As much as we (want to) think that dating is not a big deal, it actually is. As a gay fella, I find dating quite difficult as I have a pretty weak functioning gaydar.
I imagine it must be equally difficult in the straight people scene, because the majority of us are probably too shy or too afraid of rejection. Matchmaking is one solution, but most of the time it doesn’t work, and, worse, often leaves us in awkward situations.
So thank God for technology! And for apps developers who understand the depth of our despair. They make looking for potential dating partners as easy as the swipe of a finger on a smartphone’s screen. Numerous dating apps are available for downloads, from the shady ones to the practical and respectable looking ones.
Of course I downloaded several of them, in fact, I usually run up to five apps simultaneously. Each app has their own ups and downs – some work well, others simply fail (read: nobody pays attention to my profile).
The first app I got is Hornet. Back then I wasn’t aware that the fewer the users, the more likely that my chance of getting a response is second to none. The lack of flesh exposed on my profile picture didn’t help either. Well, there was a cute guy of Chinese descent for whom I mustered the guts to send an introductory message. Unfortunately, my feeble mojo meant I wasn’t game enough to ask him out. The conversation was bland anyway, so I ended up alone still.
A month passed, and I decided I didn't want to end up miserable in my mid 30s without ever going on a date in a fancy restaurant, so I decided to download the more popular apps, Grindr and Jack'd. Much to my expectation, both apps are the virtual equivalent of a meat market. Not that it's a bad thing – to each his own – but I found that I needed to take a break from opening those dating apps, because the numerous profiles pictures of hotties and beefcakes made me feel intimidated, even lose a wee bit of my confidence.
Finding a potential person to date turns out harder than I thought, especially if, like me, you're a gay guy who listens to System of a Down instead of Madonna, or Guns and Roses instead of Lady Gaga, but that’ another story. Most people seem to use these apps to look for casual sex, or in more popular term: looking for fun.
I have developed my own protocol on dating someone I meet on dating apps as follows:
- Exchange messages
- Check background: ask for the dude's name, photos (yes, plurals) and how he makes a living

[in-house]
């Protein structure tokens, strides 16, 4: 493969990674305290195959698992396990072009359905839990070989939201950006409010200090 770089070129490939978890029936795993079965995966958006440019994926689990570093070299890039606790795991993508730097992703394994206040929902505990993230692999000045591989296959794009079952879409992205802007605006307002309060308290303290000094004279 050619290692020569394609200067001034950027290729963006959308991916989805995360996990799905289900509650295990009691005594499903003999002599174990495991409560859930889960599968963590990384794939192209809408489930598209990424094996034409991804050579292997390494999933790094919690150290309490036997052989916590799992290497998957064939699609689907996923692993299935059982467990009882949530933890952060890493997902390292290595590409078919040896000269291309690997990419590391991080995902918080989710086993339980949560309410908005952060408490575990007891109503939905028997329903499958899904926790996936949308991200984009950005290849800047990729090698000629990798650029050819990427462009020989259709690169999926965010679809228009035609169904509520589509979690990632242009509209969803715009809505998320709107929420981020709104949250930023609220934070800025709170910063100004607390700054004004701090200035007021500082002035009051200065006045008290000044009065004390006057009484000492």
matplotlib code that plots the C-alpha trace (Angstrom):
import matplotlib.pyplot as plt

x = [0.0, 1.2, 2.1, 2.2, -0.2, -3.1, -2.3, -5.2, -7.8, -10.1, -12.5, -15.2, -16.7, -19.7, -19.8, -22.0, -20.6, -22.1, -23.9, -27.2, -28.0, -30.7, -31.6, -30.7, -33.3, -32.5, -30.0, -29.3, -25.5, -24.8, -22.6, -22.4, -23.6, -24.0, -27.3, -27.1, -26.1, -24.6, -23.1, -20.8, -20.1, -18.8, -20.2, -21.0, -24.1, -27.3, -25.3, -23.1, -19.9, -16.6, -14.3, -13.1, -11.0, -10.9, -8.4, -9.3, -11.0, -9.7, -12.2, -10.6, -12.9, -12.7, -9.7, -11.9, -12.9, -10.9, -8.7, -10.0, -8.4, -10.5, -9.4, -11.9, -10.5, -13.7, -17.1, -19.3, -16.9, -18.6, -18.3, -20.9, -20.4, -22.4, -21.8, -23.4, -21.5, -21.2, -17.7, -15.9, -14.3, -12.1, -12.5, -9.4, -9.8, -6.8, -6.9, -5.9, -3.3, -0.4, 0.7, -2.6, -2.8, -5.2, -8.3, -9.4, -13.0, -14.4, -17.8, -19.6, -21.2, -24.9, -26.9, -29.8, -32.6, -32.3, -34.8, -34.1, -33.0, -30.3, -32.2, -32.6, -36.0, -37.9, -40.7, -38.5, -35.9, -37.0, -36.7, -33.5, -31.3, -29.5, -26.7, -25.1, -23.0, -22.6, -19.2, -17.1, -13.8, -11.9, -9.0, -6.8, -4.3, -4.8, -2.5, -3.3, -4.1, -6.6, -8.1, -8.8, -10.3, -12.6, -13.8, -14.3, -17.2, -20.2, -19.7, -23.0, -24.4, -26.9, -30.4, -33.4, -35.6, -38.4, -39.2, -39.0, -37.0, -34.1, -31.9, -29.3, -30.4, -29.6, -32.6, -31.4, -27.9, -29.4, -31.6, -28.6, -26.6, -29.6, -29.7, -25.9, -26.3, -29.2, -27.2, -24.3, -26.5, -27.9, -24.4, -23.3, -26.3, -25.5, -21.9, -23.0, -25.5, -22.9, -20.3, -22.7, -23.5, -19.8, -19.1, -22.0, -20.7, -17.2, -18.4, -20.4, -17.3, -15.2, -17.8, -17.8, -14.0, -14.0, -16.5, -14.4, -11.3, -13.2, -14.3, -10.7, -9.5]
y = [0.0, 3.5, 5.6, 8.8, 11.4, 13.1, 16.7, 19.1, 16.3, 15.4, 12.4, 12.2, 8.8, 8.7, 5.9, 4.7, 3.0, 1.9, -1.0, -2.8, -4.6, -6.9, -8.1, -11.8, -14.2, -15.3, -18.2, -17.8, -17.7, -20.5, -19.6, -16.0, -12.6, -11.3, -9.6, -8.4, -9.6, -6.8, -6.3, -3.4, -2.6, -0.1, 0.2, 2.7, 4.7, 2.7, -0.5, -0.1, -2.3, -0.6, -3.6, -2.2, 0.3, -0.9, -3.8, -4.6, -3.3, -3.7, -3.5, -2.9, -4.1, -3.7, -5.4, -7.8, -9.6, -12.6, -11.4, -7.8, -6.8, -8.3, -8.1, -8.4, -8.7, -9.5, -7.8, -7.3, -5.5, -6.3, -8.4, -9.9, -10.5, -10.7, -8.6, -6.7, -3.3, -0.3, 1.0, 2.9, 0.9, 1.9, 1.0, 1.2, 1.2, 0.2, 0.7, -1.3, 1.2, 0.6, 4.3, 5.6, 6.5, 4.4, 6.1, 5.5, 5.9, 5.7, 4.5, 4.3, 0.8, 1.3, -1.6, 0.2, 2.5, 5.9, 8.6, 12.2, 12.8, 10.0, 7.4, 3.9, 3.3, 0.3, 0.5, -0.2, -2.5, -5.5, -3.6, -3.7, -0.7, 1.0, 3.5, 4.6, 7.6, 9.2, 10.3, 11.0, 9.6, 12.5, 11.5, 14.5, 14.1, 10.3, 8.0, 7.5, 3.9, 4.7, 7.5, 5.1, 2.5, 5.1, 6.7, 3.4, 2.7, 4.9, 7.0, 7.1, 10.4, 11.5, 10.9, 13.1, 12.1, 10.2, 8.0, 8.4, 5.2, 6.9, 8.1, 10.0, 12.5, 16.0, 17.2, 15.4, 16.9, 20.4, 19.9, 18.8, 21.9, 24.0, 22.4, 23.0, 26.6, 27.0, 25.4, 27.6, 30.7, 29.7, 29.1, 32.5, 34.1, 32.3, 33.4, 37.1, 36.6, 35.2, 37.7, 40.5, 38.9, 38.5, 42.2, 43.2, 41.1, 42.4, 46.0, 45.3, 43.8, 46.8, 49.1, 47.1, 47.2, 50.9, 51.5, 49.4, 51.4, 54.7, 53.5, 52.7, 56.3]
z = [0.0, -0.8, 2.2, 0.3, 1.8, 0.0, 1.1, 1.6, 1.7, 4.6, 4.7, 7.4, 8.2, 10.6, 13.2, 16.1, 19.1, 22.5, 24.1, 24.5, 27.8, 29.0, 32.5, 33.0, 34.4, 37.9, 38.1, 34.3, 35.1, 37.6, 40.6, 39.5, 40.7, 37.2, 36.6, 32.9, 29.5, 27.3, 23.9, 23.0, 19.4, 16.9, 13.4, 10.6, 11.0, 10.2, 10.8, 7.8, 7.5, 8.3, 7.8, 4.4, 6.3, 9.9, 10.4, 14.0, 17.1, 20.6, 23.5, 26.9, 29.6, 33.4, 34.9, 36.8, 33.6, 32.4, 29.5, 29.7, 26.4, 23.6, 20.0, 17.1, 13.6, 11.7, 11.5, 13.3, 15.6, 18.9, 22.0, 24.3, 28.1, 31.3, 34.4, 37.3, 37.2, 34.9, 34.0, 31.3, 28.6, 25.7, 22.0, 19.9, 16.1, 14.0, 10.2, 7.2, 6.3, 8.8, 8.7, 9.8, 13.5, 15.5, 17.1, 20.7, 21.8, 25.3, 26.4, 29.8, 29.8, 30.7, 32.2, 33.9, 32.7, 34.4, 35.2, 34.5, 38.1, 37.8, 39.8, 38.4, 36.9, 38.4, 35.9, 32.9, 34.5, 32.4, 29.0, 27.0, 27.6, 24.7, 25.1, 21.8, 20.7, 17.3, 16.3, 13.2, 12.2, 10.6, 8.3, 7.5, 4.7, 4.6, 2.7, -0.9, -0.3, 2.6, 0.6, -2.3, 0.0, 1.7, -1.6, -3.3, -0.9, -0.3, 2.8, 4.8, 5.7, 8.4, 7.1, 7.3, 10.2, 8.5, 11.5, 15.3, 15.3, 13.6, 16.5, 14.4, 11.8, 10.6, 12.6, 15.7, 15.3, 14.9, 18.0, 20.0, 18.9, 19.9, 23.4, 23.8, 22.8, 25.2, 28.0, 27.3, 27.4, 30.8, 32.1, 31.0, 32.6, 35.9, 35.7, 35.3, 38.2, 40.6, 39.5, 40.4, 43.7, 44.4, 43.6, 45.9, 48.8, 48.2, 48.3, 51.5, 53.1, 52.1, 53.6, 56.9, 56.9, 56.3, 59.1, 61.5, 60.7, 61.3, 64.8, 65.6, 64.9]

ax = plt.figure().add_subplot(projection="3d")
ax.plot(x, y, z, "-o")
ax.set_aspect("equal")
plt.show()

- Exchange phone numbers
- Chat on Whatsapp, NOT SMS and especially phone calls
- Decide if he’s interesting enough for a real time meet-up
- Ask him out on a date, or, if you think the chemistry isn’t there, keep it at Whatsapp-chat level.
After a while, I found out that I actually prefer dating apps in which people can write more about themselves, whether their interests, music preference, favorite movies or even their dying pet. Grindr & Tinder don’t provide much space for this. In those realms, physical appearance counts more than what you have to say.
For me this is intimidating, because I don’t have a six-pack abs, or that adorably scruffy- hipster’s beard. OKcupid, on the other hand, provides a lot of room to say about yourself, but way too much. Being a person who works with numbers instead of words, OKcupid is a bit daunting and it makes me dizzy because there are just too many letters on it. Plus, not many gay men use the app.
So Jack’d is my main tool to meet and score a date with other available gay guys in the city. This app has a feature that displays up to three public photos and the ability to browse the profiles of men living in some other areas (not limited to those in your proximity). You can write an informative description of yourself, and most of all, it has a good number of local men in it.
There are skeptics of course. Some of my friends believe that people on these apps are mainly looking for fun, but I know for sure there are some men who seek real proper dates and are more into long-term relationship than a one-night stand. Of course I also have to be ready for rejections, messages that are never replied, a handsome face that writes like a dumb 15 year-old, and other hassles and minor deal breakers. But all are just parts of the hunting game.
The app adventure turned into months and months of trials and errors that included several failed coffee dates with no follow-ups. Does it get tiring? It does. Has it stopped me? Nope.
If I did my math correctly, within eight months of using the apps, I have made about 70 contacts on Grindr, Jack’d, OKcupid, Tinder and Scruff, which is the least popular app. But out of those people, I only met fewer than eight of them in real life. I let Whatsapp conversation do the natural selection. If the conversation doesn't flow, sooner or later the intensity of the chat will die down eventually.
This experience itself opened my eyes a bit and raised my tolerance level. I used to prefer to date men around my age, but I've since started to get drawn to younger fellas with a smaller body frame than mine (which is easy because I’m 185 cm tall). Musically, dating apps have opened up my horizon, from a listener of mainly rock music before, I can now tolerate electronica (though I draw the lines at Ariana Grande and Kesha).
So, has my hunt come to a stop? Have I found the right person? Not really. But I managed to meet some good guys via the apps. Not all of the dates ended happily ever after, but the technology works. And where is this hunt going to take me? Hell if I know, I’m just as curious as most of you probably are.
Having said that, I can pretty much conclude that if you know what or who you’re looking for, these online dating applications rightly serve their purposes.